Saturday, September 04, 2010

Working for a University doesn't make you smart. Even “not for profits” must be run like a business – and security must be managed to AT LEAST Best Practice levels.

College Data Breaches Underscore Higher Ed Security Challenges

September 3, 2010 by admin

Brian Prince reports:

Reports surfaced this week that the University of Virginia fell victim to a cyber-attack that stole nearly $1 million. Unfortunately for administrators at colleges and universities, their institutions are just as vulnerable to data breach woes as enterprises.

According to reports, attackers used malware to steal online banking credentials for accounts belonging to the University of Virginia’s College at Wise and transferred $996,000 overseas. In addition, there were reports last month that student data from six colleges in Florida was inadvertently exposed after a software upgrade.

According to a new report from Application Security, these incidents underscore problems that are all too familiar for higher education institutions. Between 2008 and Aug. 1, 2010, there were some 160 higher educational data breaches. Many of these, the firm said, were caused by problems such as improper access controls, inadequate data security measures and a lack of common sense and best practices for database security.

Read more on eWeek.

Just speculate for a moment. What would make them want to do this?

September 03, 2010

Google says it is simplifying and updating privacy policies

Official Google Blog: "Long, complicated and lawyerly [That's repetitious and redundant. Bob] — that's what most people think about privacy policies, and for good reason. Even taking into account that they’re legal documents, most privacy policies are still too hard to understand. So we’re simplifying and updating Google’s privacy policies. To be clear, we aren’t changing any of our privacy practices; we want to make our policies more transparent and understandable. [I wonder if any law school ever tasked its students with a similar exercise? “Write it like you're explaining it to a jury?” Bob] As a first step, we’re making two types of improvements:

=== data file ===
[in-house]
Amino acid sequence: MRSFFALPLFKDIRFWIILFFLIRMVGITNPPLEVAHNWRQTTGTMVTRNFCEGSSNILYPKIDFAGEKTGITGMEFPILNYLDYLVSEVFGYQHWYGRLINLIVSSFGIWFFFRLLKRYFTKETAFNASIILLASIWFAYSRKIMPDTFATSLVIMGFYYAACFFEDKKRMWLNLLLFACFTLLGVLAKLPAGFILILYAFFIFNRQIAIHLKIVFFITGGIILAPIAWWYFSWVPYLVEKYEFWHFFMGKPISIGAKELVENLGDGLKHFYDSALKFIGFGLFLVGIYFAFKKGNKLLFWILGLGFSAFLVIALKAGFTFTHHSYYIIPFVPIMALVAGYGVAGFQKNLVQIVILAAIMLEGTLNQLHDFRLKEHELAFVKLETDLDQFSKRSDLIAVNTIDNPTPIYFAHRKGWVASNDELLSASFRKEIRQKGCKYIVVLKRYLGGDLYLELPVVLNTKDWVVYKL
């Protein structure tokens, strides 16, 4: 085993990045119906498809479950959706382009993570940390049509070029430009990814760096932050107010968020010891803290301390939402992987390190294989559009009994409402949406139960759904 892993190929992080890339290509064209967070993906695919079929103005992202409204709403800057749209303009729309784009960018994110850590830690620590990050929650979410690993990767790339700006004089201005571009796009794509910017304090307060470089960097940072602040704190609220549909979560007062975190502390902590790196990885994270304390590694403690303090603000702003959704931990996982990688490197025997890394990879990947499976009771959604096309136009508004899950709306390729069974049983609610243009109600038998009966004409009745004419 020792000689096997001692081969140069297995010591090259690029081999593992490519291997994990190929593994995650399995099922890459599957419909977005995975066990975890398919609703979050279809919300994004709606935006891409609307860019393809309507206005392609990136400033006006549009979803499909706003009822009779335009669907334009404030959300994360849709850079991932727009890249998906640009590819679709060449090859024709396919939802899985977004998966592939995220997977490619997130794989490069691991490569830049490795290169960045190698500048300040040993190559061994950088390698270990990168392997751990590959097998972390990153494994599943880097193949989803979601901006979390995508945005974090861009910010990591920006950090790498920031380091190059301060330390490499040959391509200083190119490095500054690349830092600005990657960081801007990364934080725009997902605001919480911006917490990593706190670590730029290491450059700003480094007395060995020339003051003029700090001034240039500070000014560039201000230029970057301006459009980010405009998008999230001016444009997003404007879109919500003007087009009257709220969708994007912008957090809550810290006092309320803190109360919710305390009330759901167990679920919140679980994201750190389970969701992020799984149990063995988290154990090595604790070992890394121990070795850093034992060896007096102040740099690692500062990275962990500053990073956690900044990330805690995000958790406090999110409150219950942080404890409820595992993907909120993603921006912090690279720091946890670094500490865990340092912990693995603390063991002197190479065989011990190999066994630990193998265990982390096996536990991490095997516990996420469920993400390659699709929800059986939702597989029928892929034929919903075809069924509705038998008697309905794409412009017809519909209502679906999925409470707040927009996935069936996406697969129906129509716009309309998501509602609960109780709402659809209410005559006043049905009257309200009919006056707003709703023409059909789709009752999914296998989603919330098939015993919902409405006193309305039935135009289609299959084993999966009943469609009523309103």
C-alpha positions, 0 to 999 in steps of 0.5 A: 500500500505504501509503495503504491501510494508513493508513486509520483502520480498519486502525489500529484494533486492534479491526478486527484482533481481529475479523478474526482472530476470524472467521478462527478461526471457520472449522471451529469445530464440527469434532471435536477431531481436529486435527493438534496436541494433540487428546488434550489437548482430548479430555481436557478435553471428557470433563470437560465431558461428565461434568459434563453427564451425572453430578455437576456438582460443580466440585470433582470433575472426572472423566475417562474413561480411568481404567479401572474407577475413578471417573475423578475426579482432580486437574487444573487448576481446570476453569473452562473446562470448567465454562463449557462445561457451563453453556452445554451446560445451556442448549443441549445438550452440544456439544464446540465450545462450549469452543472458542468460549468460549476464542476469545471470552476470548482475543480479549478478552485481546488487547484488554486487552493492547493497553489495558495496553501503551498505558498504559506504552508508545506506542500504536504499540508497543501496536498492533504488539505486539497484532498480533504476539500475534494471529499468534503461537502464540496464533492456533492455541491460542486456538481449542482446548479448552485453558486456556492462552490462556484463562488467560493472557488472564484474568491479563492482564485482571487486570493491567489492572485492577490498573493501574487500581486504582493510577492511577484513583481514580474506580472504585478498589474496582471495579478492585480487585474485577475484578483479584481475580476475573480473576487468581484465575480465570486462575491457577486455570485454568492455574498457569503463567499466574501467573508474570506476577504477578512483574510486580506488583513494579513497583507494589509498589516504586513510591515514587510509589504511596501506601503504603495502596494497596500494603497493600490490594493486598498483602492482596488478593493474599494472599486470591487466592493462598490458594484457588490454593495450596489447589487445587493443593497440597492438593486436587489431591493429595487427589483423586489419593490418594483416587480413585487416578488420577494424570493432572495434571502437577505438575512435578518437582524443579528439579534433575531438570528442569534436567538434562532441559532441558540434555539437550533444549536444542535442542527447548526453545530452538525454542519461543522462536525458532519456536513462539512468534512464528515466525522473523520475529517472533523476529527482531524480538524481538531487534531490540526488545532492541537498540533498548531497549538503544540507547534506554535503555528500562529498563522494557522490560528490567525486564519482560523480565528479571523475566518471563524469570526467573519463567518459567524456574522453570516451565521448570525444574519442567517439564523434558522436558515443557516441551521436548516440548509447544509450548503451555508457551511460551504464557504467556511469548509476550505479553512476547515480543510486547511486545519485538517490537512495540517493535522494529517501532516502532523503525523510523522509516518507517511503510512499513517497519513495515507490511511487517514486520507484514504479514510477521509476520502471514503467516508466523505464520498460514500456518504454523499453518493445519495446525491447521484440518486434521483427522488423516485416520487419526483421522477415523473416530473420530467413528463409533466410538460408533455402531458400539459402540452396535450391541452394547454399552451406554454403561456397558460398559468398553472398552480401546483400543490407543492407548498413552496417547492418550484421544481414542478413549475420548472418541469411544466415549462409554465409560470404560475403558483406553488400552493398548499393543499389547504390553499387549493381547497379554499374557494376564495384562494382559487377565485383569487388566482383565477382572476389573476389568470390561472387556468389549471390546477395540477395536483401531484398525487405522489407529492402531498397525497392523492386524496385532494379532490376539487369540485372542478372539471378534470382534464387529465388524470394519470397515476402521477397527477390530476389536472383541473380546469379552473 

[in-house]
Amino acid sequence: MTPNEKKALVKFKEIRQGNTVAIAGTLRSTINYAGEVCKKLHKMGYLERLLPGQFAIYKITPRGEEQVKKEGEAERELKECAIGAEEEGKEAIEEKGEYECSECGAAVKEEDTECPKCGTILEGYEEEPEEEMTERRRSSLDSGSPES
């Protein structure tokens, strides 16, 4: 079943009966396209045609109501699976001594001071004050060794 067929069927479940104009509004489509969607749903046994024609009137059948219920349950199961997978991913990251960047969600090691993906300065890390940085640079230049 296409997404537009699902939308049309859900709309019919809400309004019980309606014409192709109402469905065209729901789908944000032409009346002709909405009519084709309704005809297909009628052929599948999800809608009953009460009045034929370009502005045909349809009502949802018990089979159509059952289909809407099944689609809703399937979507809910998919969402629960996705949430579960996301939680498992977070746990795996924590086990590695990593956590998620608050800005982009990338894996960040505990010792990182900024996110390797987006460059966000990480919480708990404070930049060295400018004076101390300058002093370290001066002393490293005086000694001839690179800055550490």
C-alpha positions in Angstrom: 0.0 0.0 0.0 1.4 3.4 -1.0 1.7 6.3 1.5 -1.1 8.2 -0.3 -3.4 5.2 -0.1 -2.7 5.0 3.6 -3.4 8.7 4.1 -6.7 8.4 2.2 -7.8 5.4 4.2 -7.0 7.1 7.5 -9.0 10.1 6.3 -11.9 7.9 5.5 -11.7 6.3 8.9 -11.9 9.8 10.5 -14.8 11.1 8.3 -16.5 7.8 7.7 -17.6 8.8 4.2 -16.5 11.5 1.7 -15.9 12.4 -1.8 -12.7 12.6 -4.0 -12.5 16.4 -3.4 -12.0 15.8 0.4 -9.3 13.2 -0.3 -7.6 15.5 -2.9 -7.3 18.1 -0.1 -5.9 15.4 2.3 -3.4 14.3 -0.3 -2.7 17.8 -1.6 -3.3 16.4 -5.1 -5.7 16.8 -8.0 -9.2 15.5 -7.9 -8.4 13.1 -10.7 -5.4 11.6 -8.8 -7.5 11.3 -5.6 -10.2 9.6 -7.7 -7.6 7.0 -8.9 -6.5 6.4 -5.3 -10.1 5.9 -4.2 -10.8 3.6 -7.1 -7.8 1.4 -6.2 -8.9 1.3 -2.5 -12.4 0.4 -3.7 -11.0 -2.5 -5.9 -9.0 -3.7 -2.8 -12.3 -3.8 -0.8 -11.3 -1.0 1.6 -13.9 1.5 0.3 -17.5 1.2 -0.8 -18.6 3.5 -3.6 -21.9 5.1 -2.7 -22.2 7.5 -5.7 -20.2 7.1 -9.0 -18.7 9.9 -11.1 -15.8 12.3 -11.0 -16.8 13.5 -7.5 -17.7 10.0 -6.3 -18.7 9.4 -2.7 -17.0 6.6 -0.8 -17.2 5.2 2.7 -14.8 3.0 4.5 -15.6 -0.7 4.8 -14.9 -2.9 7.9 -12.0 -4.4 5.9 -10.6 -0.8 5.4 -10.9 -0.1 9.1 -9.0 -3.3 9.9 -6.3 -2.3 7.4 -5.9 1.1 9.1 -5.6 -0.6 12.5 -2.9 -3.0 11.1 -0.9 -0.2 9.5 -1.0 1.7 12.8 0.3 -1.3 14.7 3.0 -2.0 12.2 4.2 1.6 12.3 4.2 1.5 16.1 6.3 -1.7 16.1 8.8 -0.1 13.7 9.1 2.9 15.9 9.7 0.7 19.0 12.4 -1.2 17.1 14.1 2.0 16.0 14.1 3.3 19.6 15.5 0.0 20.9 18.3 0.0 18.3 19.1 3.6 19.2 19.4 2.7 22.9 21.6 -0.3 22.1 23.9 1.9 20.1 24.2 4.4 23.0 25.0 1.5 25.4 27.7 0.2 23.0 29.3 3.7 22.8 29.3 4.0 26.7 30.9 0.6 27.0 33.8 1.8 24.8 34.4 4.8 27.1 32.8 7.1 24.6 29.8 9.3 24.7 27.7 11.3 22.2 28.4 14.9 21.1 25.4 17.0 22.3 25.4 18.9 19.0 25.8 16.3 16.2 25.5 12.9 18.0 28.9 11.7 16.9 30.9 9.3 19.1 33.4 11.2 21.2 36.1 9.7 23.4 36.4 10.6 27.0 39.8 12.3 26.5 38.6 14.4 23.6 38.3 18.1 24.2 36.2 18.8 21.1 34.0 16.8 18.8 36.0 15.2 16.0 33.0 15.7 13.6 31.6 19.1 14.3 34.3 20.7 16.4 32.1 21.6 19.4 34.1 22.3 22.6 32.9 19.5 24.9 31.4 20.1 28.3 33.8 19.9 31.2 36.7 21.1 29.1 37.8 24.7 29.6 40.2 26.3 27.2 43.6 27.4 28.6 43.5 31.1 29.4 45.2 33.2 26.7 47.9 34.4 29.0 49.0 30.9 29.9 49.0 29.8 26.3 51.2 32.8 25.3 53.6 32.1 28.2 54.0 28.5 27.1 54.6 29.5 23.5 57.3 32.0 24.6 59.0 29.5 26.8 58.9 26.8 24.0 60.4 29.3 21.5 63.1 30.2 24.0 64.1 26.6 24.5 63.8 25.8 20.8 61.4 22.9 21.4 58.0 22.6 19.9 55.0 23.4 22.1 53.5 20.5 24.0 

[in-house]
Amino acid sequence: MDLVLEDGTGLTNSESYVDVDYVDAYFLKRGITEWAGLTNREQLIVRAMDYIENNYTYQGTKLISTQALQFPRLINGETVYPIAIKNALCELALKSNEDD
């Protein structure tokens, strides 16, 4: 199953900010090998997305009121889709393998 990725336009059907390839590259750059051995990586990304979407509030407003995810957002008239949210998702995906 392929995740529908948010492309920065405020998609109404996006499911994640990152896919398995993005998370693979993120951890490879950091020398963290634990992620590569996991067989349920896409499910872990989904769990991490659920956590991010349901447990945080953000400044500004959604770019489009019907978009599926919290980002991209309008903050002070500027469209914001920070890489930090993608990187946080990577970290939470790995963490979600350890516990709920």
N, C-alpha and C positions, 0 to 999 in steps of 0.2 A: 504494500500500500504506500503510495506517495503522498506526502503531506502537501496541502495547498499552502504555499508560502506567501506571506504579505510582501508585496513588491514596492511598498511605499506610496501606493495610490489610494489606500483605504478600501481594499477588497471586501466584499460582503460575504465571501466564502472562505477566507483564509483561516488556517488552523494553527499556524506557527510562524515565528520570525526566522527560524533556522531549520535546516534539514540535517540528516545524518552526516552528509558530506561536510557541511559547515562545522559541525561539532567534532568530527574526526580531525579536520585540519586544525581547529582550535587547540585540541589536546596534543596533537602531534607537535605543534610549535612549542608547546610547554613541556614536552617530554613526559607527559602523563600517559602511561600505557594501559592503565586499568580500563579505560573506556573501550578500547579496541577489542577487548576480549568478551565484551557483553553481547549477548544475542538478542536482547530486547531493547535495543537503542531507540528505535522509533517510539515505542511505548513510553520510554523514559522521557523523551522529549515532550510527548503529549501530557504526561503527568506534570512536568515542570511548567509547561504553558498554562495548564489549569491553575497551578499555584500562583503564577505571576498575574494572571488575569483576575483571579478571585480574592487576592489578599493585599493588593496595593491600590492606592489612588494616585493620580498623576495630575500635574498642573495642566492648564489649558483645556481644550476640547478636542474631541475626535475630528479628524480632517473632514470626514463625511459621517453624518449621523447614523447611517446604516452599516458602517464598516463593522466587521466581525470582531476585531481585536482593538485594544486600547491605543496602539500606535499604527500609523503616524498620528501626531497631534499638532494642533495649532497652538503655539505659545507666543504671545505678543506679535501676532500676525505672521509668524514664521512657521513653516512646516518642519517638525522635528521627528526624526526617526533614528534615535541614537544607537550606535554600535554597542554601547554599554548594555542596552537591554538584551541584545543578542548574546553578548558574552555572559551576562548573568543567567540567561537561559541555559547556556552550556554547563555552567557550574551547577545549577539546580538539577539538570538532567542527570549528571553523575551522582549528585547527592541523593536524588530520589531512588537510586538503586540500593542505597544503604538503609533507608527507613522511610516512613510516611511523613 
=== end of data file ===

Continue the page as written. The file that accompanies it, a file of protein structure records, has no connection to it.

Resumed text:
1. Most of our products and services are covered by our main Google Privacy Policy. Some, however, also have their own supplementary individual policies. Since there is a lot of repetition, we are deleting 12 of these product-specific policies. These changes are also in line with the way information is used between certain products—for example, since contacts are shared between services like Gmail, Talk, Calendar and Docs, it makes sense for those services to be governed by one privacy policy as well.